I have been looking back over this year’s client projects and internal investigations. A few highlights stand out.

1. Microservices Evolve

Microservices continue to be a popular choice, but we see a growing sophistication. Some of our projects are combining the modularity encouraged by microservices with the ease of a single repository and deployable. We are influenced by Martin Fowler’s MonolithFirst idea and thinking about the Actor Model. Among ourselves, we have used the term “Modern Modular Monoliths.” In particular, we have been using the frameworks from Moleculer and Vertx.

2. Targeting the Cloud

More and more of our clients have have shifted to the cloud. Enterprises are embracing hybrid cloud and startups are using fully-hosted solutions. AWS is the most frequent choice, including many of their integrated service offerings. Many projects are using Terraform for Infrastructure as Code. Even for those projects that aren’t targeting a cloud-hosted environment, almost all are making heavy use of Docker.

Every one of our non-enterprise clients has embraced a cloud-based development suite. Project documentation, through source code management and CI/CD automation come as a service. Most are using GitLab and GitLab CI, with the Atlassian Cloud and Bitbucket being a close second choice. In some cases, we’re seeing both suites in play for Jira and Confluence followed by Gitlab and Gitlab CI.

3. Full stack JavaScript

This year even more of our clients opted for full-stack JavaScript. Most chose React on the front end and Node on the back end. In previous years, this would not have been a surprise with small startups. The change this year is that some mature financial institutions support JavaScript for back end development.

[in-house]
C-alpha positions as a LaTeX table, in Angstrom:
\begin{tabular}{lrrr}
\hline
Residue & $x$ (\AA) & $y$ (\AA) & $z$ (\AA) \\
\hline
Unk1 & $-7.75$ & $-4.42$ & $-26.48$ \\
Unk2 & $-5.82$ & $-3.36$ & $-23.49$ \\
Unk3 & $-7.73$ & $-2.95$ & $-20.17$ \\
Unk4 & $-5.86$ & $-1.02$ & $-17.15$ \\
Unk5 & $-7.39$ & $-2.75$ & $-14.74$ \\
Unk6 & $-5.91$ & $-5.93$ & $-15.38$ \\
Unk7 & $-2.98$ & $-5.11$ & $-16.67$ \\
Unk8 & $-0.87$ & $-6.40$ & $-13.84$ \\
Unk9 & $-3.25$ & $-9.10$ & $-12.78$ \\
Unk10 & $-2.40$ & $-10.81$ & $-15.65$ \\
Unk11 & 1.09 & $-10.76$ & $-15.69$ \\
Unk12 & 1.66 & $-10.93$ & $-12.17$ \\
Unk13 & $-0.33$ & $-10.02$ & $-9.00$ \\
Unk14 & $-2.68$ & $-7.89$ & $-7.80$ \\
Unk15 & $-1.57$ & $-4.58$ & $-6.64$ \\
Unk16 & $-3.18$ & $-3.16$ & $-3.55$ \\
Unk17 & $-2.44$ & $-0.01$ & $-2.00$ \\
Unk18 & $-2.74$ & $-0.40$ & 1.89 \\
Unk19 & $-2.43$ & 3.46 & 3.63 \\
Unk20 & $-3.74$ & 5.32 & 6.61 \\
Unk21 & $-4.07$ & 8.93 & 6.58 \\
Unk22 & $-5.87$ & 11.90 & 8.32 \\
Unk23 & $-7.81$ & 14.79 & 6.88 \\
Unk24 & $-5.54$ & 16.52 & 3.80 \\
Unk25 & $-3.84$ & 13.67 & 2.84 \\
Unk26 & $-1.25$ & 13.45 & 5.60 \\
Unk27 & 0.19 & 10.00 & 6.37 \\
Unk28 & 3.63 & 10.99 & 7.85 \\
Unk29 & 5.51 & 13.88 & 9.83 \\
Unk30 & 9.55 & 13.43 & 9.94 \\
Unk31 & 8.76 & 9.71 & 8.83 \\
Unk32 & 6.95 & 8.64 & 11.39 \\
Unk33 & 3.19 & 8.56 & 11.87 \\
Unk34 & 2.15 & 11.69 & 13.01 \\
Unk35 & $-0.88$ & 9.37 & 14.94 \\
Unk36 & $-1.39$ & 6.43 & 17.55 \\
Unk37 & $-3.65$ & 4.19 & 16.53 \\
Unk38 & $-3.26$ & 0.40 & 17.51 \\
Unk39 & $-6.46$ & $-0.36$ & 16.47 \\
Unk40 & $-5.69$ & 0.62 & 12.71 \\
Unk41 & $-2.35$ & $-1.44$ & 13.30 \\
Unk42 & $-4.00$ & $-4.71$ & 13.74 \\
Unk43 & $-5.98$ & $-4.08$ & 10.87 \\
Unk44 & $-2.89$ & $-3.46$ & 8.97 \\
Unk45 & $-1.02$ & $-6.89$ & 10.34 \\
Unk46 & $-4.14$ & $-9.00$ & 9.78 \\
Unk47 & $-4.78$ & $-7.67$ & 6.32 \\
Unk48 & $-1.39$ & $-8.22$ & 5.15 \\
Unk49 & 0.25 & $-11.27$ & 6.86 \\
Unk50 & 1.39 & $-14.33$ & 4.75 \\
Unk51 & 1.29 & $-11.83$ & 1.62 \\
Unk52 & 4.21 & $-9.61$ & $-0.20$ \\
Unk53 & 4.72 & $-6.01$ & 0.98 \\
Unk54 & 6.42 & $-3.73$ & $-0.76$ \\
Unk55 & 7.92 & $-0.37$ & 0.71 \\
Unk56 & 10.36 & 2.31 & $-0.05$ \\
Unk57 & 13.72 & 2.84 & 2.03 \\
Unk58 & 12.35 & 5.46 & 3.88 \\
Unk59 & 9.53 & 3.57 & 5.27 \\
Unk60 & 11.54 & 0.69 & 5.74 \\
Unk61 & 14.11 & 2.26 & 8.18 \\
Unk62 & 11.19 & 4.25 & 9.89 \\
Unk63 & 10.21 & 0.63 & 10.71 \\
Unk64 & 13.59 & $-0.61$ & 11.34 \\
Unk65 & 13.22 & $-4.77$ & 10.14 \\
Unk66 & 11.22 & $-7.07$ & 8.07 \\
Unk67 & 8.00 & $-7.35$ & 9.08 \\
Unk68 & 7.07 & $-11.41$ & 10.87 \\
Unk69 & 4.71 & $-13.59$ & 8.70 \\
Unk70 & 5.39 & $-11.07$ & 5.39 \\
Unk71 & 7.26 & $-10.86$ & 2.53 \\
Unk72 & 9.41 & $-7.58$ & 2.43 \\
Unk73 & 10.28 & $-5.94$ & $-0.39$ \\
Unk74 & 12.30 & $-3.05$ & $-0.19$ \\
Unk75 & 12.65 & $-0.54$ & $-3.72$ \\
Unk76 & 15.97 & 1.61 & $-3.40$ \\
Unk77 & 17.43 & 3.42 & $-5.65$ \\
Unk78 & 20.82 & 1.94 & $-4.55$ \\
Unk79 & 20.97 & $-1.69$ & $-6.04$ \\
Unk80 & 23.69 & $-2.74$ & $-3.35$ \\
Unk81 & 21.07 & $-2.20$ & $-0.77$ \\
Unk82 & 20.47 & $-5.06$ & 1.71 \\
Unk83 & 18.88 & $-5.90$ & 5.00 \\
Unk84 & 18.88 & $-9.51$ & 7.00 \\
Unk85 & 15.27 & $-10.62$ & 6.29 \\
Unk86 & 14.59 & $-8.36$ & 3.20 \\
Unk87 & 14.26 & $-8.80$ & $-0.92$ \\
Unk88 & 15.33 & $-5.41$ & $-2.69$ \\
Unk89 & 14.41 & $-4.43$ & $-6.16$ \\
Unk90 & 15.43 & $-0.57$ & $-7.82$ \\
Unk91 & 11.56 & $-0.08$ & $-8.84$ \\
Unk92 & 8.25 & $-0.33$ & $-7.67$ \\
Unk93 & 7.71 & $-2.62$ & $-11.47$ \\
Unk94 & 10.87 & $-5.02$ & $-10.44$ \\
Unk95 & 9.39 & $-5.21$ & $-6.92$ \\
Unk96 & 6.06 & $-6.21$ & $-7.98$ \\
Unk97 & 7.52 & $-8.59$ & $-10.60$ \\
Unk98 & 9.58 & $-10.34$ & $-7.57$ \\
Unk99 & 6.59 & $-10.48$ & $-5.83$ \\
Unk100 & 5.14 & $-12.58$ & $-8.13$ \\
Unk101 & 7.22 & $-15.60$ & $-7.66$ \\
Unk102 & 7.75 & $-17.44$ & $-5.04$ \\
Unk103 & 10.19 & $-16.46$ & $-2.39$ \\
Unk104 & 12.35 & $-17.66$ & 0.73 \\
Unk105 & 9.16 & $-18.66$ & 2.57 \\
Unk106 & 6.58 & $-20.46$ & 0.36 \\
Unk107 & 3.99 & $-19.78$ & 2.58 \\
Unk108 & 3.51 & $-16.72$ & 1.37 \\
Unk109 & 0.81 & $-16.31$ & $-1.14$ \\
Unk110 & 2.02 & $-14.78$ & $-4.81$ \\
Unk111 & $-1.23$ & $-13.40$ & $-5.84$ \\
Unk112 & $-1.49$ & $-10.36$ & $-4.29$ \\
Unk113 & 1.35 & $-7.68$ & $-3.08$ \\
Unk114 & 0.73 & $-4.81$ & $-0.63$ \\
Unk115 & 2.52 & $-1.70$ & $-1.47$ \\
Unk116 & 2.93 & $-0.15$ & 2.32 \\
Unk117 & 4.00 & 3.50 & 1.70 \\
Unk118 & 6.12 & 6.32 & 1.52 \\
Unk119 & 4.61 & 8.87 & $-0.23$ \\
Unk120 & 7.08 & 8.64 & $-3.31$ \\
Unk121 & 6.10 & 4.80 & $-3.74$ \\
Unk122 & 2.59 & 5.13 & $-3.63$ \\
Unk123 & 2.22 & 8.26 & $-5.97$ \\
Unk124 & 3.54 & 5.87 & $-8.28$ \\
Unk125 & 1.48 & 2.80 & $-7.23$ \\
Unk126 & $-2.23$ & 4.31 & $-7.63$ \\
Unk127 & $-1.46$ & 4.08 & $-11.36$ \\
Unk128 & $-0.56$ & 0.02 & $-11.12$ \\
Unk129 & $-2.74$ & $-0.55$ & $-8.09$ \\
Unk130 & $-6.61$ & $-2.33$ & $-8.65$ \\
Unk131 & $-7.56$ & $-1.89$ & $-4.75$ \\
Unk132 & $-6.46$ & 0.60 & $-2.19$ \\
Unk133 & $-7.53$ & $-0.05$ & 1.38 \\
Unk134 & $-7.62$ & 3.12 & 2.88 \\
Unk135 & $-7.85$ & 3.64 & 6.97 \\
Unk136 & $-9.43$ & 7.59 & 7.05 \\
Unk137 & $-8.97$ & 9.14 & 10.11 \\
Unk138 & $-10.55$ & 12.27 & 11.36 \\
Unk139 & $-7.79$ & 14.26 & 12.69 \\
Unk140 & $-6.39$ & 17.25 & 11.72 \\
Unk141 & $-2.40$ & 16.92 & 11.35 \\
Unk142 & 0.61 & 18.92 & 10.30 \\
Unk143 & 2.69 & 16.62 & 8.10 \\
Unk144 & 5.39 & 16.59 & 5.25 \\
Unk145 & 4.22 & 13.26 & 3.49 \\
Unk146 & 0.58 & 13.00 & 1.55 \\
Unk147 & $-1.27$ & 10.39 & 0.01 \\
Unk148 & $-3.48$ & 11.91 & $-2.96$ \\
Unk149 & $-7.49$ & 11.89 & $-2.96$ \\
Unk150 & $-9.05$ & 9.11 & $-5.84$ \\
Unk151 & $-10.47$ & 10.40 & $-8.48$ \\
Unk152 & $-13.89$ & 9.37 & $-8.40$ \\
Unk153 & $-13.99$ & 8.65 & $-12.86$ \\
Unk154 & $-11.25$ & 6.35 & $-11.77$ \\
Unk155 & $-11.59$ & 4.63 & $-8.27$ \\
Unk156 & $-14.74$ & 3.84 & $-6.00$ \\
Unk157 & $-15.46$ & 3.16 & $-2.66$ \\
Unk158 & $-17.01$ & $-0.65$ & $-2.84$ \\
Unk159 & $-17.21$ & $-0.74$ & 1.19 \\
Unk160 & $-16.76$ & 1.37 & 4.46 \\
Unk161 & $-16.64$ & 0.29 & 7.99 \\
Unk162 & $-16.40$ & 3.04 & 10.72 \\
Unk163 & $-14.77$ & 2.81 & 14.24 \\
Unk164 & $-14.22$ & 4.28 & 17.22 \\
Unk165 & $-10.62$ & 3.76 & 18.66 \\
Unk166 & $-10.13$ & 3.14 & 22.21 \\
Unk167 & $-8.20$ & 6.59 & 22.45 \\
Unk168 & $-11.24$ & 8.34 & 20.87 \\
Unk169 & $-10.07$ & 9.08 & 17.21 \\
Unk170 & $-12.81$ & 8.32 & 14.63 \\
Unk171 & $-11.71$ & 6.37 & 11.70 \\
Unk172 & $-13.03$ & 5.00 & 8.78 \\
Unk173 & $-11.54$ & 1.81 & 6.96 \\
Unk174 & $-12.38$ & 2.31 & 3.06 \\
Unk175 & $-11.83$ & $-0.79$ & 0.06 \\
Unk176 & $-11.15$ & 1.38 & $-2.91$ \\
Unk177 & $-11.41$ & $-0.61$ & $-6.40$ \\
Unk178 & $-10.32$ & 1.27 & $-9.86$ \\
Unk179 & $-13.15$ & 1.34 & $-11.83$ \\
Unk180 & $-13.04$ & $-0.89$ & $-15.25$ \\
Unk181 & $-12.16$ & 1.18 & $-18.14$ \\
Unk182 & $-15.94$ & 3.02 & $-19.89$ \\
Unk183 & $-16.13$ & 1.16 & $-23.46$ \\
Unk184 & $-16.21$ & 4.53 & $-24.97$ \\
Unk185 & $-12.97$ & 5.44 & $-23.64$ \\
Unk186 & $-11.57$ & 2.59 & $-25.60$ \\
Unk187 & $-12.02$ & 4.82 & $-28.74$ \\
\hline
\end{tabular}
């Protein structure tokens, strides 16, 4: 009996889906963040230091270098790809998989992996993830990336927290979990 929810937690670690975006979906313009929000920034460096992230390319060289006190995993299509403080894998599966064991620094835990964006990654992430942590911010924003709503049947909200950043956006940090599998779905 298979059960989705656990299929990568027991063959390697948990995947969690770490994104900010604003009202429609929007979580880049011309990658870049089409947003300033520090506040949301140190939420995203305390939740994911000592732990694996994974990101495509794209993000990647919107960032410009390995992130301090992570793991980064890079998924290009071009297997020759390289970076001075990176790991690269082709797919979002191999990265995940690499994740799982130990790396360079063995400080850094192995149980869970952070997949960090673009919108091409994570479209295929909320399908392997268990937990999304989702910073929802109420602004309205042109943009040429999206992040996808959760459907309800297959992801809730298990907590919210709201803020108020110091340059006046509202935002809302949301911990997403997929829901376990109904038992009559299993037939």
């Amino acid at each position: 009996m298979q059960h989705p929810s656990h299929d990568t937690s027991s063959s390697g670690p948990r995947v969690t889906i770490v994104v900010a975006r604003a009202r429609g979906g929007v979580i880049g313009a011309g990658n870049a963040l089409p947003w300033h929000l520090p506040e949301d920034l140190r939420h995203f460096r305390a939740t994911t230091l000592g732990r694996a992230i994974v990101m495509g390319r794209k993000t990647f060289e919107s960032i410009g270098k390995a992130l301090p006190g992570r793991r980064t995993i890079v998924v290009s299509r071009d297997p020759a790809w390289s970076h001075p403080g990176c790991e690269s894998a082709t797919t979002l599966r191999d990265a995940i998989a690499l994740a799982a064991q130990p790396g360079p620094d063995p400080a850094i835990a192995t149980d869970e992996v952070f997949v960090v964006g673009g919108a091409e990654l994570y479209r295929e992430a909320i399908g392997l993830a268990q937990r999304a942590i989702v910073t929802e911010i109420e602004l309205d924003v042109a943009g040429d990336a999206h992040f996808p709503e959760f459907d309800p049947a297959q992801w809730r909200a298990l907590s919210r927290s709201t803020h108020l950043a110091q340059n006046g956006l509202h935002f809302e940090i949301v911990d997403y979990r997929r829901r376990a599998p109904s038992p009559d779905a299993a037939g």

Intelliware has been happy with React and a group of supporting tech including Redux, Saga, and Formik. On the back end, we’ve had a good experience so far with Moleculer.

4. Functional Programming

We’re seeing more interest in Functional Programming, as it makes its way in to many projects via React in the front end or Spring’s reactive stack in the back end. We like the idea using an appropriate library to add immutable collections with supporting functions. This way you can start to migrate your existing object-oriented or imperative code. Consider vavr for Java, rambda for JavaScript, or arrow-kt for Kotlin.

A group of us at Intelliware have been improving our functional design skills by studying Scott Wlaschin’s book “Domain Modeling Made Functional.” While the F# code looks great, we’re more likely to use Kotlin on a project. Take a look at the work by Intelliware alum Mike Wilkes who is translating the F# examples from Wlaschin’s book into Kotlin with arrow-kt..

5. Robots!

As announced, BIONIK partnered with Intelliware earlier this year. It’s always engaging to work on software that integrates with a physical device, particularly in the healthcare space. And everyone likes talking about robots.

The technology landscape continues to change. I’m looking forward to the surprises that 2020 will bring.